The InformationWeek headline pretty much says it all: “Microsoft Pays Customer $250,000 to Adopt Office 365.” In the exclusive report by Paul McDougall, the University of Nebraska acknowledges Microsoft paid it hundreds of thousands of dollars to choose its cloud-based productivity suite over Google Apps as a replacement for IBM Lotus Notes.
According to McDougall’s report, Microsoft gave the university $250,000 to cover the costs of consulting and integration services for the migration from the legacy Lotus Notes to Office 365 for email and calendar. The program is being paid out through Microsoft’s little-known and little-revealed Business Incentive Funds.
Microsoft didn’t comment in the InformationWeek article and did not respond to a request for comment from Channelnomics. According to the InformationWeek report, the fund is available to partners and resellers to provide key accounts incentives to buy Microsoft products over competitive offerings. Microsoft was competing against both Google and IBM for the University of Nebraska business.
A quick poll of Microsoft partners revealed that little is known in the channel community about the Business Incentive Fund. However, partners did say Microsoft offers several voucher programs – essentially coupons – through which partners and customers can significantly reduce the cost of software licenses and subscription programs.
It’s no surprise that Microsoft might be willing to buy market share for Office 365. While Microsoft has long offered Web-based products such as Exchange and SharePoint, it’s perceived as a relative newcomer compared to Google and IBM. The Office franchise generates a significant share of Microsoft gross revenue and net profit, which makes the success of Office 365 critical.
Many vendors have tried buying market share by undercutting competitor prices, which sometimes dampens margins to partners. Microsoft may be reluctant to talk about the Business Incentive Fund, but it’s a potentially good deal for partners since it doesn’t rely on undue discounts or partner margin compression.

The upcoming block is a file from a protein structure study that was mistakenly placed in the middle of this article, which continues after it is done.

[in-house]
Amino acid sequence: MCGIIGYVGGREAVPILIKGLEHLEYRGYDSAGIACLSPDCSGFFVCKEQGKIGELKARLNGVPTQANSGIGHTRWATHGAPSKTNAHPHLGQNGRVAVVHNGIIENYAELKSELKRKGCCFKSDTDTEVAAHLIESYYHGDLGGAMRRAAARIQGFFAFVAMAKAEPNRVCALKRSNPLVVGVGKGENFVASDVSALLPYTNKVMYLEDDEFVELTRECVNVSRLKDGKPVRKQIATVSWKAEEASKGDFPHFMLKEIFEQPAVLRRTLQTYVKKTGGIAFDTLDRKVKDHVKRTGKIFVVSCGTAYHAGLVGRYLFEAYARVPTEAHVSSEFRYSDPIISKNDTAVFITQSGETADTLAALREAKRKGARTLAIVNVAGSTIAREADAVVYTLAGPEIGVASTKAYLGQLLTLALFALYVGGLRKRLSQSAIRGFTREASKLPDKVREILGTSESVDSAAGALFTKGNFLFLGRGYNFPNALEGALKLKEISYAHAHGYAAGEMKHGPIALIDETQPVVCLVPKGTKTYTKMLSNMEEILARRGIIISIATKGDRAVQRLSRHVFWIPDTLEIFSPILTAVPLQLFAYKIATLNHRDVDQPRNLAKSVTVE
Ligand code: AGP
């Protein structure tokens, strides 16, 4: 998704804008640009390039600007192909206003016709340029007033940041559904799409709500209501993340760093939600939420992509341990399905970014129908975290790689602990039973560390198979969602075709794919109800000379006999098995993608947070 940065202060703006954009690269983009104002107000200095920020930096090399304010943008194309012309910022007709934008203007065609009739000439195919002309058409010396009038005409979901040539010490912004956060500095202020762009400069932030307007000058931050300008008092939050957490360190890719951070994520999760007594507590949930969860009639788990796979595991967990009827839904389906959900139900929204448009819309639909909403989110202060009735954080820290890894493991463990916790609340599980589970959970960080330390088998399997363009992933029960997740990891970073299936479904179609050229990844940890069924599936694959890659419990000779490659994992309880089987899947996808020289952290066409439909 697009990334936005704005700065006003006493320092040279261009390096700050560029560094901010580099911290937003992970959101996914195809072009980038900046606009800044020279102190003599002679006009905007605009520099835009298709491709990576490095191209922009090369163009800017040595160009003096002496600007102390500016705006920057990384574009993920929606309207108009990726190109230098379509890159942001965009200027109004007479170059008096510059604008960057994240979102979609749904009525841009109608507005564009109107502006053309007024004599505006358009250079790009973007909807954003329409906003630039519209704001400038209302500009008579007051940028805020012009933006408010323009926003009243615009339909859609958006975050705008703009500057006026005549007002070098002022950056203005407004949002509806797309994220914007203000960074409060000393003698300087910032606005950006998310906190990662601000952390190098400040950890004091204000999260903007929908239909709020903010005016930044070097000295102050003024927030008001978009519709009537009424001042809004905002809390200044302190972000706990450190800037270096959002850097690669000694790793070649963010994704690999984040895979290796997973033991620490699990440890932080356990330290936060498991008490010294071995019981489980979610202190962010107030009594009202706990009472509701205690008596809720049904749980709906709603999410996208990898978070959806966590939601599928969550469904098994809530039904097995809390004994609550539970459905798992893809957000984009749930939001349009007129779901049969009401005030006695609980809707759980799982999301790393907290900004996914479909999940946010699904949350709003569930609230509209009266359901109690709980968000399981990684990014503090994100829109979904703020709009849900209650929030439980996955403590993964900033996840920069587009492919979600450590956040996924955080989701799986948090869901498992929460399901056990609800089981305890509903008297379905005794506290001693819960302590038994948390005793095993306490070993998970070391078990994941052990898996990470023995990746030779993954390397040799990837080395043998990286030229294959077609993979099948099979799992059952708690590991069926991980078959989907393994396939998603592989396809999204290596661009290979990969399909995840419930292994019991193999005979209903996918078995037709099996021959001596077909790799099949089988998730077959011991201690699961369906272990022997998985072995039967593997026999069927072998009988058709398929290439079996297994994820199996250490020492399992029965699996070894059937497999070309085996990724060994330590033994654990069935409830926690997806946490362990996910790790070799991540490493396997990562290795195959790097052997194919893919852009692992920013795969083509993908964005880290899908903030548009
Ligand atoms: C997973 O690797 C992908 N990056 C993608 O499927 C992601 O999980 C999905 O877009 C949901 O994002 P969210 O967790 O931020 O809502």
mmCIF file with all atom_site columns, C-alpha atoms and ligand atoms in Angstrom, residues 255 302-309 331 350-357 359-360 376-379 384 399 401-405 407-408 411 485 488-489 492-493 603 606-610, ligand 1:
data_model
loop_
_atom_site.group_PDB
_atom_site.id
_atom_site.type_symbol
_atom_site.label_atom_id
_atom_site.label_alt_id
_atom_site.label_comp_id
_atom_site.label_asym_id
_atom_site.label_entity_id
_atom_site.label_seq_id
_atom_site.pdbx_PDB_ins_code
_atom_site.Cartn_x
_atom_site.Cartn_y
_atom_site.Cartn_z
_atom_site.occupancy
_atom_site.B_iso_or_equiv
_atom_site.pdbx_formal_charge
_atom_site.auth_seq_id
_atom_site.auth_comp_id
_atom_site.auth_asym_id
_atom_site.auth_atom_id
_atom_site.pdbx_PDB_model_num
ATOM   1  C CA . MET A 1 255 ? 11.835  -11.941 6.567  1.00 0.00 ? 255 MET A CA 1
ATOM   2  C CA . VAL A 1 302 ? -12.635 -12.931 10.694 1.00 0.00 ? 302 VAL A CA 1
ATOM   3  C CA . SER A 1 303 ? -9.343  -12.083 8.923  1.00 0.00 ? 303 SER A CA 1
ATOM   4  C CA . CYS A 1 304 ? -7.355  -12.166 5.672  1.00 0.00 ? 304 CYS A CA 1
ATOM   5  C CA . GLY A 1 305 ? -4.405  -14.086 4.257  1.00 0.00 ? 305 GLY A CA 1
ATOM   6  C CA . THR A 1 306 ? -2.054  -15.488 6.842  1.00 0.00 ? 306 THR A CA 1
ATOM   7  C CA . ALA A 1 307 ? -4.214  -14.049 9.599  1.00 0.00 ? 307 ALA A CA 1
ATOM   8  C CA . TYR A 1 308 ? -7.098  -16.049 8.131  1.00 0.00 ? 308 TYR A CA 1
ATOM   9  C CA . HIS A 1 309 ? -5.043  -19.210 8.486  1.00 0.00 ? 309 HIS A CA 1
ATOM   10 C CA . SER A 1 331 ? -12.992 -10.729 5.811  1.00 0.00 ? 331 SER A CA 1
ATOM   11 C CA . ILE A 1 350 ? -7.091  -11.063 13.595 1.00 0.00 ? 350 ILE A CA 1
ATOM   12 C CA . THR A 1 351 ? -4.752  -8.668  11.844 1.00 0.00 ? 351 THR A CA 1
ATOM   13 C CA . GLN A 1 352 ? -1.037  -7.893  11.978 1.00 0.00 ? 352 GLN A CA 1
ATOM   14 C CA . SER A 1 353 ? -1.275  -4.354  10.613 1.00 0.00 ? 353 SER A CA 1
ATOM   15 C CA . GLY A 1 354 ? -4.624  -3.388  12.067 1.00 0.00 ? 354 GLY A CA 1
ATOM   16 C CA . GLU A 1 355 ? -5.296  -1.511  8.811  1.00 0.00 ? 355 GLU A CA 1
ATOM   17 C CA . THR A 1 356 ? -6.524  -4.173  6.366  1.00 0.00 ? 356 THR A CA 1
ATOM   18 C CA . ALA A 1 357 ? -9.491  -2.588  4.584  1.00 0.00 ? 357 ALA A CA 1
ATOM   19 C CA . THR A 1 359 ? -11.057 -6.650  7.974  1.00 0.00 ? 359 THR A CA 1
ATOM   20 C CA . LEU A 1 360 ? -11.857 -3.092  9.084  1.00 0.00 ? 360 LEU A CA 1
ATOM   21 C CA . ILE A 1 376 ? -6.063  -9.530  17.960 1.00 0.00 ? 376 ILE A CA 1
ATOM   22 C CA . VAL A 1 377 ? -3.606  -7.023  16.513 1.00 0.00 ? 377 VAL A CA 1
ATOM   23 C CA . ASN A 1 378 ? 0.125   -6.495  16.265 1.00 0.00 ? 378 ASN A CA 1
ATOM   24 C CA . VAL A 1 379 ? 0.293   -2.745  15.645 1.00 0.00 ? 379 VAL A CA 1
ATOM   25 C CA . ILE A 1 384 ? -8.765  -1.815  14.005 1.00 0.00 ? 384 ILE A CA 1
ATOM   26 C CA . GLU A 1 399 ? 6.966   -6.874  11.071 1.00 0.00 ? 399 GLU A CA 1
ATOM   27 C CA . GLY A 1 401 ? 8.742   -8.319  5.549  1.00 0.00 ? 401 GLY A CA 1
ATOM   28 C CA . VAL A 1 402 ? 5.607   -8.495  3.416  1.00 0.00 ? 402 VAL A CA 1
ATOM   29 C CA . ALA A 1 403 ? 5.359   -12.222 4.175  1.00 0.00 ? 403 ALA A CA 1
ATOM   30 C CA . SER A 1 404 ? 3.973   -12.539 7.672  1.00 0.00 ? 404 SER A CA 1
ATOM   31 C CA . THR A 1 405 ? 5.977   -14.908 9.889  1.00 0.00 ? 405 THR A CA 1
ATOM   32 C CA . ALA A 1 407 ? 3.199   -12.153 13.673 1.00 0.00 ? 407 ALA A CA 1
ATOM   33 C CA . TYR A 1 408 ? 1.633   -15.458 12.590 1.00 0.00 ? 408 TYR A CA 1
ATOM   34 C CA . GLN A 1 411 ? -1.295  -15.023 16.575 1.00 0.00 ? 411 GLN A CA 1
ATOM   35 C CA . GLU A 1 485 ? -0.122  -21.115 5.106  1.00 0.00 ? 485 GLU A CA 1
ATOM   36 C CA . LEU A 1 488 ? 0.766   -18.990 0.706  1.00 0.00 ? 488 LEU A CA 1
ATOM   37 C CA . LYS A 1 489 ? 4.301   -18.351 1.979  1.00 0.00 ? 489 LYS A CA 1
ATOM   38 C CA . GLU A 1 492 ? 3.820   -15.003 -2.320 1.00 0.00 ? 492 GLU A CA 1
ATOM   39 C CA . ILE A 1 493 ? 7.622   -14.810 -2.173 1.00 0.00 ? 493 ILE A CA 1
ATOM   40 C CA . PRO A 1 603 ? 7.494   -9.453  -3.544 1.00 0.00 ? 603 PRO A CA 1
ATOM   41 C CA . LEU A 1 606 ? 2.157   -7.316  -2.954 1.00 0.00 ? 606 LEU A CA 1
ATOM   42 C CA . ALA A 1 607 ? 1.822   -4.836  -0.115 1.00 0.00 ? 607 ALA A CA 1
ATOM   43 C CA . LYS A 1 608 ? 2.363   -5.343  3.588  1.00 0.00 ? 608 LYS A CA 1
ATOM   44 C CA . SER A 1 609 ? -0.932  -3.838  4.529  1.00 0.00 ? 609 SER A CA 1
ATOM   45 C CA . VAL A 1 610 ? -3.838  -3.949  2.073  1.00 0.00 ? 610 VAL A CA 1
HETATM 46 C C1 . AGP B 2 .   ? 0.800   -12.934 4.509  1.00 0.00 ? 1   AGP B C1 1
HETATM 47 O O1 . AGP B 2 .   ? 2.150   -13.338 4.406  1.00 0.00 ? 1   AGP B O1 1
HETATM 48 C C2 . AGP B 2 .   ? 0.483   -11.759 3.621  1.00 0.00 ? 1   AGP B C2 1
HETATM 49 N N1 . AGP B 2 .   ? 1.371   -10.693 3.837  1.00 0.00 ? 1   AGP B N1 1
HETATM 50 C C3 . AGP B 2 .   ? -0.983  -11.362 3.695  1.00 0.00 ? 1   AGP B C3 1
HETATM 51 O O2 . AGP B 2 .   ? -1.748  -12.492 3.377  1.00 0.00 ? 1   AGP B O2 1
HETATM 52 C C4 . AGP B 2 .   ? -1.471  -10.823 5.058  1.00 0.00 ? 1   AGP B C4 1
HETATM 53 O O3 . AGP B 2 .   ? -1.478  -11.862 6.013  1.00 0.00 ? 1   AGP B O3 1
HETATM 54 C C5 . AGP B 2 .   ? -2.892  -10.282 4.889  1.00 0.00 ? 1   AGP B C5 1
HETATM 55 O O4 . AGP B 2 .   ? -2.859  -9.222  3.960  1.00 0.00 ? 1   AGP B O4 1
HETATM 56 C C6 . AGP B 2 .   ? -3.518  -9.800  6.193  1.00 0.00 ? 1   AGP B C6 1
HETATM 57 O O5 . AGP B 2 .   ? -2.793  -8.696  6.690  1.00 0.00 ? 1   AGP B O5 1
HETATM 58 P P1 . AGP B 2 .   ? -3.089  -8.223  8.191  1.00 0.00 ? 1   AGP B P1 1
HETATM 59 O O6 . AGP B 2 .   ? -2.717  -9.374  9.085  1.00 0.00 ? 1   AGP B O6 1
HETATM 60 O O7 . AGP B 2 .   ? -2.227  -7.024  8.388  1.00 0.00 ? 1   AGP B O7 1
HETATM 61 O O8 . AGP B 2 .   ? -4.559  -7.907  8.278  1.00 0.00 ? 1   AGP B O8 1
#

Assuming the InformationWeek report is correct in its details, this program seems to provide significant incentives for capturing business without impeding revenue opportunities for partners. In the University of Nebraska example, the money provided by Microsoft will go to pay partners for the work they’ll perform in support of the adoption and customization. The customer and the partner win.
For a vendor like Microsoft, the value of such programs is obvious. Microsoft may take a hit today on the revenue it would have made if it sold Office 365 at retail price. But the renewals will likely not have the same incentives, and the cumulative recurring revenue will easily outstrip the money made through one-time licenses.
As vendors look to secure their place in the cloud for the next epoch of computing, they may offer partners and customers increasing incentives. Partners should look for these programs to help their own cloud sales.
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Lawrence M. Walsh is CEO and president of The 2112 Group, a technology business advisory service that specializes in optimizing indirect channels and partner relationships. He’s also the executive director of the Channel Vanguard Council. He is the former publisher of Channel Insider and editor of VARBusiness Magazine. You can reach him at firstname.lastname@example.org.
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